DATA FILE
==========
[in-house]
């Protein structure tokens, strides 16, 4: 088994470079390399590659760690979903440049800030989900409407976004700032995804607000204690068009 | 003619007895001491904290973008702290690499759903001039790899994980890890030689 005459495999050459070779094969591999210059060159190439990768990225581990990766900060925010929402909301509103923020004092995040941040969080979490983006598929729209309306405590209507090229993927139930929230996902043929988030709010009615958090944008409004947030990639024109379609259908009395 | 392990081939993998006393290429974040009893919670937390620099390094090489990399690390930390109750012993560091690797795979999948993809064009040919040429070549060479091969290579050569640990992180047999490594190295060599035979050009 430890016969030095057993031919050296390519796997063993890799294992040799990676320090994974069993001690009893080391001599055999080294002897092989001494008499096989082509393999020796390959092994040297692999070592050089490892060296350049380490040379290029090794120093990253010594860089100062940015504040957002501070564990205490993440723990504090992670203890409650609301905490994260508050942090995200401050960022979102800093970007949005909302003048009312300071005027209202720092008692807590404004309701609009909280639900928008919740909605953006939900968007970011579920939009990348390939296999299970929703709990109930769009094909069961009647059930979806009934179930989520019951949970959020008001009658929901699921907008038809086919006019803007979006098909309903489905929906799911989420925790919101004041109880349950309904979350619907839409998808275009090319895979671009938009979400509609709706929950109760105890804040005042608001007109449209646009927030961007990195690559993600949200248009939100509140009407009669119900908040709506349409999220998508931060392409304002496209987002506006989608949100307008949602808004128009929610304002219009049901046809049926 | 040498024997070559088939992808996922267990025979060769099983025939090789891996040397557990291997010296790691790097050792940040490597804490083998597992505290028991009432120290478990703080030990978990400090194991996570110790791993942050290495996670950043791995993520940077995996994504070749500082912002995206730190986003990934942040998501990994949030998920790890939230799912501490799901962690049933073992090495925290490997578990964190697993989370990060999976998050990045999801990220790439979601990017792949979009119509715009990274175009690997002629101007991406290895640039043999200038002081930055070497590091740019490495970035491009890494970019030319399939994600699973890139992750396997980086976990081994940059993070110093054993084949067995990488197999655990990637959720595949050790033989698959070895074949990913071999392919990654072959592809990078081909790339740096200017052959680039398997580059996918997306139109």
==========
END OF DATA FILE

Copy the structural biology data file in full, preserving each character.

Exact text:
[in-house]
């Protein structure tokens, strides 16, 4: 088994470079390399590659760690979903440049800030989900409407976004700032995804607000204690068009 | 003619007895001491904290973008702290690499759903001039790899994980890890030689 005459495999050459070779094969591999210059060159190439990768990225581990990766900060925010929402909301509103923020004092995040941040969080979490983006598929729209309306405590209507090229993927139930929230996902043929988030709010009615958090944008409004947030990639024109379609259908009395 | 392990081939993998006393290429974040009893919670937390620099390094090489990399690390930390109750012993560091690797795979999948993809064009040919040429070549060479091969290579050569640990992180047999490594190295060599035979050009 430890016969030095057993031919050296390519796997063993890799294992040799990676320090994974069993001690009893080391001599055999080294002897092989001494008499096989082509393999020796390959092994040297692999070592050089490892060296350049380490040379290029090794120093990253010594860089100062940015504040957002501070564990205490993440723990504090992670203890409650609301905490994260508050942090995200401050960022979102800093970007949005909302003048009312300071005027209202720092008692807590404004309701609009909280639900928008919740909605953006939900968007970011579920939009990348390939296999299970929703709990109930769009094909069961009647059930979806009934179930989520019951949970959020008001009658929901699921907008038809086919006019803007979006098909309903489905929906799911989420925790919101004041109880349950309904979350619907839409998808275009090319895979671009938009979400509609709706929950109760105890804040005042608001007109449209646009927030961007990195690559993600949200248009939100509140009407009669119900908040709506349409999220998508931060392409304002496209987002506006989608949100307008949602808004128009929610304002219009049901046809049926 | 040498024997070559088939992808996922267990025979060769099983025939090789891996040397557990291997010296790691790097050792940040490597804490083998597992505290028991009432120290478990703080030990978990400090194991996570110790791993942050290495996670950043791995993520940077995996994504070749500082912002995206730190986003990934942040998501990994949030998920790890939230799912501490799901962690049933073992090495925290490997578990964190697993989370990060999976998050990045999801990220790439979601990017792949979009119509715009990274175009690997002629101007991406290895640039043999200038002081930055070497590091740019490495970035491009890494970019030319399939994600699973890139992750396997980086976990081994940059993070110093054993084949067995990488197999655990990637959720595949050790033989698959070895074949990913071999392919990654072959592809990078081909790339740096200017052959680039398997580059996918997306139109």